On the left side, we have past and projected earnings for the S&P 500. On the right, we have year-to-date performance for the S&P 500 and the contribution of earnings and P/E to that return. Note that earnings have contributed 6% to returns, while P/E compression has detracted 19% from returns through August. Analysts currently project continued earnings growth in 2023 and 2024. These growth rates may prove optimistic if recession bites, depressing the E. But if that’s the case, recession will also wipe out inflation, supporting the P/E. It may take more time to resolve the issues plaguing policy makers and the economy, but I don’t think it takes more downside than we have seen.


Biden vs. Powell


Friday’s employment report balanced things to like and things not to like well. The U.S. economy added 315,000 jobs last month, but because the labor force participation rose, the unemployment rate also ticked higher to 3.7%. The Fed wants to see the unemployment rate rise to 4%+, so this was a step in the right direction. The stubborn “great resignation” and “quiet quitting” has robbed the economy of labor supply and productivity. An uptick in the participation rate allows for an increase in labor supply to reduce wage pressures, relieving some pressure on the Fed to decrease aggregate demand to reduce labor demand. Households have drawn down savings levels recently, which may renew their interest in work. Note the drawdown but encouraging recovery in participation contained in this month’s report:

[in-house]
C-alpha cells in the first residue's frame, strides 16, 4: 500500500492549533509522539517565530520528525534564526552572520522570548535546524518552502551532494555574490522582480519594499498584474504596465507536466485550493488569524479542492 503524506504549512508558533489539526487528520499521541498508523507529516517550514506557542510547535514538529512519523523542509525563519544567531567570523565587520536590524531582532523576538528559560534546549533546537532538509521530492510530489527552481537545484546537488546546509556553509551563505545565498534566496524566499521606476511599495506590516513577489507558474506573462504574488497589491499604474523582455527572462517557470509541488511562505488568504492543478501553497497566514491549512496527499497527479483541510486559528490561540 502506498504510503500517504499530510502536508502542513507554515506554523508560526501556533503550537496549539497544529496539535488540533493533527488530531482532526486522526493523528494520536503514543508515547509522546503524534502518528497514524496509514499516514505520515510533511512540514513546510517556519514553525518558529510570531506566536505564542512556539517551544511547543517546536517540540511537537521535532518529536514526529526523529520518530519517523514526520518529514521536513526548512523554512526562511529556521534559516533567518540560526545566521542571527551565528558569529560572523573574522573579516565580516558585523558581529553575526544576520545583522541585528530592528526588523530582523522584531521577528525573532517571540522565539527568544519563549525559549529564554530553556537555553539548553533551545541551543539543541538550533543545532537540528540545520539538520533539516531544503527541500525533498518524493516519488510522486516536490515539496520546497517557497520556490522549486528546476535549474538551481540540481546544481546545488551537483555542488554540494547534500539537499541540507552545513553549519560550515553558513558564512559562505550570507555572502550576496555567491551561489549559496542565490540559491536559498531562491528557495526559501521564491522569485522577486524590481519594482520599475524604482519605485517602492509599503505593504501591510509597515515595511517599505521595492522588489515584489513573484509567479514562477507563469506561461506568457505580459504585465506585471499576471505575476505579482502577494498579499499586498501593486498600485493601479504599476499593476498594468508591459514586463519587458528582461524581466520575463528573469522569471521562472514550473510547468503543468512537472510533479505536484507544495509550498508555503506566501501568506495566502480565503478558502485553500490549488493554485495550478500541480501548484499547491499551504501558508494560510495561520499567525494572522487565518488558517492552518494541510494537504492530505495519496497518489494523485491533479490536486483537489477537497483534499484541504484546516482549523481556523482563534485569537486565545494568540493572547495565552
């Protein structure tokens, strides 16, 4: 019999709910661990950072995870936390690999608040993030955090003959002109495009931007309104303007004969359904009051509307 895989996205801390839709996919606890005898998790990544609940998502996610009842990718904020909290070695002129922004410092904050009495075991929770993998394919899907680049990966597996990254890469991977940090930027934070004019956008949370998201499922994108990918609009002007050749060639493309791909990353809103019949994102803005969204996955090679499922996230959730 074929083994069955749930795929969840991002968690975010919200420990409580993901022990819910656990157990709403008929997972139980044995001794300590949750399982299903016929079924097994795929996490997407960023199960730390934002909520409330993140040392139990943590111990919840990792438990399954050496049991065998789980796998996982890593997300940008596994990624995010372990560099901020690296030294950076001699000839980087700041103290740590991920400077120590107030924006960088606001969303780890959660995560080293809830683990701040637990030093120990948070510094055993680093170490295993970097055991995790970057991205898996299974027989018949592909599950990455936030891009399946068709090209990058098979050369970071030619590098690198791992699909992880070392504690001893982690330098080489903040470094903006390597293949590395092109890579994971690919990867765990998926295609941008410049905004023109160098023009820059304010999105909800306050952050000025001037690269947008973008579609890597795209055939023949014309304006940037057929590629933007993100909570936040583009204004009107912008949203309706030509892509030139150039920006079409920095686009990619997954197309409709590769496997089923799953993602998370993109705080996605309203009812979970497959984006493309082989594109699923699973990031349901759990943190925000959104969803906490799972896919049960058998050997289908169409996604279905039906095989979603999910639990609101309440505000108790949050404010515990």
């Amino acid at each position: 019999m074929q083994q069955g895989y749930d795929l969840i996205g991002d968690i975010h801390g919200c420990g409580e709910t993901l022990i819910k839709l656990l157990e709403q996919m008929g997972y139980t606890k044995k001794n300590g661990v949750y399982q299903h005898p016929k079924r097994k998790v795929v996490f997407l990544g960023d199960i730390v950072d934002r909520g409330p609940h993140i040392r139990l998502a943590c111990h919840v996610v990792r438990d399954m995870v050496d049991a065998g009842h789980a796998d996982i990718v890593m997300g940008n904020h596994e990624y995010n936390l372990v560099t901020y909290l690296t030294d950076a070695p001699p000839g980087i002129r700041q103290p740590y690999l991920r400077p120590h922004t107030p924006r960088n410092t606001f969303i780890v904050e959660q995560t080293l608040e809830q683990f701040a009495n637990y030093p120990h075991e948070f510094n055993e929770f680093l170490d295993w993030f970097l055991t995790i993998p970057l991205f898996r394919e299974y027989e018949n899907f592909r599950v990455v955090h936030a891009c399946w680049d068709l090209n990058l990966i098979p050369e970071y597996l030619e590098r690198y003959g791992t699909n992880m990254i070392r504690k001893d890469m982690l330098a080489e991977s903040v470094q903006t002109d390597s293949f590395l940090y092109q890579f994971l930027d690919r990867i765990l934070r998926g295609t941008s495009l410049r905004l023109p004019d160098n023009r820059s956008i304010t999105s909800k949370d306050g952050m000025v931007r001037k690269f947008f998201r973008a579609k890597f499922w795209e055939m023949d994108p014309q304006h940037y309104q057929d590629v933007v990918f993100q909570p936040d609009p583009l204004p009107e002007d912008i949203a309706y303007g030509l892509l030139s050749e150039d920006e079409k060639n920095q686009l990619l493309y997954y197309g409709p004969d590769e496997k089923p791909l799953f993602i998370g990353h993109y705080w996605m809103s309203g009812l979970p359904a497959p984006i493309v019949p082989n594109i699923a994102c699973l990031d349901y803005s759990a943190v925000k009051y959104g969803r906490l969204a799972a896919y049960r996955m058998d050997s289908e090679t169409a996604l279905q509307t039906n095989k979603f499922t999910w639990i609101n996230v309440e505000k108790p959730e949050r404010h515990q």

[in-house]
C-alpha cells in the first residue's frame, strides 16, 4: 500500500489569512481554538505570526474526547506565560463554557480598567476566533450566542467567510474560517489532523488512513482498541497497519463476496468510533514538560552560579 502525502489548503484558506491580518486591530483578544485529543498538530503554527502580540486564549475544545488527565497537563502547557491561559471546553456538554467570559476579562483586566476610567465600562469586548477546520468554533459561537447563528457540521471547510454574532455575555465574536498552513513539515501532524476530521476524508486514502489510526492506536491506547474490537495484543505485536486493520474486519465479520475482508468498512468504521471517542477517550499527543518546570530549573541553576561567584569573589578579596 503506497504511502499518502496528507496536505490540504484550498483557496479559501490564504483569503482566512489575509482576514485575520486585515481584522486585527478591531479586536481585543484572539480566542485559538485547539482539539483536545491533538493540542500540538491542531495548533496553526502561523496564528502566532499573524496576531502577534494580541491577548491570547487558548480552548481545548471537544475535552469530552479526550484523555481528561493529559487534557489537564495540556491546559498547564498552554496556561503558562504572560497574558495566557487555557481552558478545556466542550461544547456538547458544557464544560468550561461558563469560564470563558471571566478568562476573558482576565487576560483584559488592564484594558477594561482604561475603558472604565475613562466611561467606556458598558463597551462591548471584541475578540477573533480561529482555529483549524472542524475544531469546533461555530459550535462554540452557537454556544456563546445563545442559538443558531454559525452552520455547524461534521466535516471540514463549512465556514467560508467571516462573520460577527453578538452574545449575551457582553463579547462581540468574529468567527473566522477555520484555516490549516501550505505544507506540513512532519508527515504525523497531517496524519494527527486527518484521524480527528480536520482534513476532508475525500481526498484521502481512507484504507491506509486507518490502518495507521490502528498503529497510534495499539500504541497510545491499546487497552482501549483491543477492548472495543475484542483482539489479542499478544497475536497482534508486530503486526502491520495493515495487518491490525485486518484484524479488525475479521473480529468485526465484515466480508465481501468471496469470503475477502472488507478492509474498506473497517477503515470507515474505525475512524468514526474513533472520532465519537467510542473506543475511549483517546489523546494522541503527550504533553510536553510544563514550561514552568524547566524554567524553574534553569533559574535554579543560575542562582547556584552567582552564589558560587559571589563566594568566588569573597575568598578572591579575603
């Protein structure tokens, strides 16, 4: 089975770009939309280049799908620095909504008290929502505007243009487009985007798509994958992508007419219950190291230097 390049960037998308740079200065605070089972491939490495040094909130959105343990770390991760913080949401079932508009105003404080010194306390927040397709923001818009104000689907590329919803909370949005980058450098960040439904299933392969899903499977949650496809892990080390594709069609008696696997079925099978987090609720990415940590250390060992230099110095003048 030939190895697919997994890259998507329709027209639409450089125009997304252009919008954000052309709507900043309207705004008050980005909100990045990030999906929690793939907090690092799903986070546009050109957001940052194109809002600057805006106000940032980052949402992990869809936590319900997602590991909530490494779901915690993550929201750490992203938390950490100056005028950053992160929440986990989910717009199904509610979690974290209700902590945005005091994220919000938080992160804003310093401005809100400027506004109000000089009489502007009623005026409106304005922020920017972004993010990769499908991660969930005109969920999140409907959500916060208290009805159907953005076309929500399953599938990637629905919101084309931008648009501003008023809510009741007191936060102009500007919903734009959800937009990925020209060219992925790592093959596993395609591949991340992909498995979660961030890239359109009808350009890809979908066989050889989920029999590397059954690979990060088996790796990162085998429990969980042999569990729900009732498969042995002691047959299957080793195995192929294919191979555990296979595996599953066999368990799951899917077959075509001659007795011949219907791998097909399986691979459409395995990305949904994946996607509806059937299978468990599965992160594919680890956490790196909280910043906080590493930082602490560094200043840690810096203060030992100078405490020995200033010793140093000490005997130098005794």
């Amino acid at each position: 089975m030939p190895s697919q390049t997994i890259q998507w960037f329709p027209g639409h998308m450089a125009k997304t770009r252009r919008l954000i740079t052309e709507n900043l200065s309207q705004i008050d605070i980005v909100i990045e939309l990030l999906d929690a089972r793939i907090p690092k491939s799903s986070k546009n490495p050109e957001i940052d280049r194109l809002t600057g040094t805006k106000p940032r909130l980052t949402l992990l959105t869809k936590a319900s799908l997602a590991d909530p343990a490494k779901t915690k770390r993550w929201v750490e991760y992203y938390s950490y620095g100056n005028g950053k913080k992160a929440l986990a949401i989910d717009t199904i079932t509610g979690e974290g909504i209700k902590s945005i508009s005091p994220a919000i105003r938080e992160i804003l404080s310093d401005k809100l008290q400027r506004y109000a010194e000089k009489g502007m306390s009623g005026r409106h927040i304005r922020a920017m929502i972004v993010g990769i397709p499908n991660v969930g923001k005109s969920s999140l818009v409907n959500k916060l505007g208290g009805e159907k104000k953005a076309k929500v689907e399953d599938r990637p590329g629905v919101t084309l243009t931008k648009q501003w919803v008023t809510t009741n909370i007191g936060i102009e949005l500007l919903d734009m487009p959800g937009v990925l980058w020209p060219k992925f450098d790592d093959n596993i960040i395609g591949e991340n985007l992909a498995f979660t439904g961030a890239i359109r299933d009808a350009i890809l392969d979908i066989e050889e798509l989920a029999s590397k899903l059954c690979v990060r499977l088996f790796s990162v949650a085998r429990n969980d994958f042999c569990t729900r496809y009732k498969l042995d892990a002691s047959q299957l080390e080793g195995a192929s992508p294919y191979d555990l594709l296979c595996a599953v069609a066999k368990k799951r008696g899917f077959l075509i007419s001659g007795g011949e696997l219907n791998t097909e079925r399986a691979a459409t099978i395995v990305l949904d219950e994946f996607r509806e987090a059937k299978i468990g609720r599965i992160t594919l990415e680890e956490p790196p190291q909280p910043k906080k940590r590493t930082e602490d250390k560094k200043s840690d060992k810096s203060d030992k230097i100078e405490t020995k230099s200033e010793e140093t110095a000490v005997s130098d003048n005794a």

Adding workers faster than jobs accounts for the simultaneous uptick in employment and the unemployment rate. Something for everyone! Unfortunately, elimination of debt amounts to an increase in savings. According to Penn Wharton, the Student Loan Forgiveness subsidy will amount to $526 billion in stimulus this year… and a few more billion down the road: